The push to legalise cannabis for medical use has growing support, including from some experts.
But the push to allow recreational use is a separate matter. It is also gaining ground in much of Europe and America.
Increasingly, opposition to liberalisation on casual use is seen as old fashioned stiffness. Young people are relaxed about these things — isn’t that so? In fact, not necessarily.
A new survey by the Higher Education Policy Institute and the University of Buckingham has found that the overwhelming majority of students have not in fact taken illegal drugs.
Some 71% of respondents had hot taken narcotics.
They also have great wariness about the long-term effects of drug use. Almost 90% of them think that drugs can cause long-term mental health problems.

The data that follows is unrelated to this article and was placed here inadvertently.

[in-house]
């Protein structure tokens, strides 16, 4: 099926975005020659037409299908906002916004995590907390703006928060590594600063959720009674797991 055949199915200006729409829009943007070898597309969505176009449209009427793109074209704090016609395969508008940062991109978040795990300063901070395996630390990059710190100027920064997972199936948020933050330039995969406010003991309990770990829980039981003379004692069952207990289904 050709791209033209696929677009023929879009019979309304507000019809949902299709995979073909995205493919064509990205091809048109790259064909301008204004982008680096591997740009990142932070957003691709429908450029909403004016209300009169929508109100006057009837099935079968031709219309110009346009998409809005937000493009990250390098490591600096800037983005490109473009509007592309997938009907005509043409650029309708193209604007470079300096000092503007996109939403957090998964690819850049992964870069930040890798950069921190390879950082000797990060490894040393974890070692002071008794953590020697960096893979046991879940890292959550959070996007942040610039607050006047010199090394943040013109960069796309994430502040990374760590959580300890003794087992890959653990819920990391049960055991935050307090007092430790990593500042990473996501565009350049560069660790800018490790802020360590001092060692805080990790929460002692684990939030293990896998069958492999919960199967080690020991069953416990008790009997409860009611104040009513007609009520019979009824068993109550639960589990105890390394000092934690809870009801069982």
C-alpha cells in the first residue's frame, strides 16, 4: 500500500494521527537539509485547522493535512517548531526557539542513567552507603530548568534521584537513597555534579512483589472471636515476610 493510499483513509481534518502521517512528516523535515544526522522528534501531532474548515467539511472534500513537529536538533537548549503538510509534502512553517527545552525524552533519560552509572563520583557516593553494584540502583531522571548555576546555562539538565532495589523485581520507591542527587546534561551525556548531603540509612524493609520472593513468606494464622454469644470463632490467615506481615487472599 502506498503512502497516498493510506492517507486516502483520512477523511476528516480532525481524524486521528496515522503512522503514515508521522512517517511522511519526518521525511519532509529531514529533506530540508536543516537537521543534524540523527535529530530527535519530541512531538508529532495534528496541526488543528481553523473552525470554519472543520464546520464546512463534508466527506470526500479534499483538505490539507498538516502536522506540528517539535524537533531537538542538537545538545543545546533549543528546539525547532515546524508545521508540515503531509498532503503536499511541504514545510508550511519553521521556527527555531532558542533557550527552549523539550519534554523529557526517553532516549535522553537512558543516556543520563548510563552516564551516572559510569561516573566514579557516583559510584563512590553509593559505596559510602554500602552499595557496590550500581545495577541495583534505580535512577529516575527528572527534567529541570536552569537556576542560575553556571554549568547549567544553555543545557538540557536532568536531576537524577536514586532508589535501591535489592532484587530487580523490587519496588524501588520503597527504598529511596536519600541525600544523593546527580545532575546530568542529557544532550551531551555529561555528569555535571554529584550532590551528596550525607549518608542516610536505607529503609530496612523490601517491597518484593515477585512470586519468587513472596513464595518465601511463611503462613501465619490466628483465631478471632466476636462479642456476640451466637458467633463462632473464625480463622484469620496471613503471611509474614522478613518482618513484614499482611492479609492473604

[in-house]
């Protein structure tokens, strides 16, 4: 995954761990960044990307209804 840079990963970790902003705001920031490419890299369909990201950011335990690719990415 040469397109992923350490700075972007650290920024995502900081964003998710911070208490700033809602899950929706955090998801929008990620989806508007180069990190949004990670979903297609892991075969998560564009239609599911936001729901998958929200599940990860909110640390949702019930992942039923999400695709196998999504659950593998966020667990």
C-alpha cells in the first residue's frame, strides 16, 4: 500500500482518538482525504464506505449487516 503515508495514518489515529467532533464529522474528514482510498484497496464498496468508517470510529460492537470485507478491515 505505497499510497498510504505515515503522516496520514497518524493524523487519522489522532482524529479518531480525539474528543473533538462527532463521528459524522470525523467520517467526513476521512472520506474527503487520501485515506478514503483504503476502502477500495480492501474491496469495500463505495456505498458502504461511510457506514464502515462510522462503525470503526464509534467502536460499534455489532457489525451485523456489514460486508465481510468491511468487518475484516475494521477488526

A smaller number of students, but still a majority, think illegal drugs contribute to criminality and health care costs. At the same time, 44% of them think excess alcohol is “very serious” while 33% think drugs more dangerous than alcohol.
The findings come after other studies have shown that younger people are often waiting longer before they have sex, despite the proliferation of hardcore pornography.
These various pieces of research confound the sense that young people are always vulnerable to wild behaviour. It might be that the availability of different temptations has made them forge their own cautious path in early adulthood.
With regard to binge drinking and drugs, it is very good to see that so many students understand the risks.
Drug use and its allure will probably always be with us. Some people can take copious amounts of drugs and then abandon it all and live a happy, sober, responsible adulthood.
But others can’t abandon it, or, if they can, cannot get over the side effects and permanent damage it has caused them.
Drugs are, on the whole, dangerous, sometimes fatally so, and it is good that amid all the pressure to liberalise narcotic laws young people are staying aware of the perils.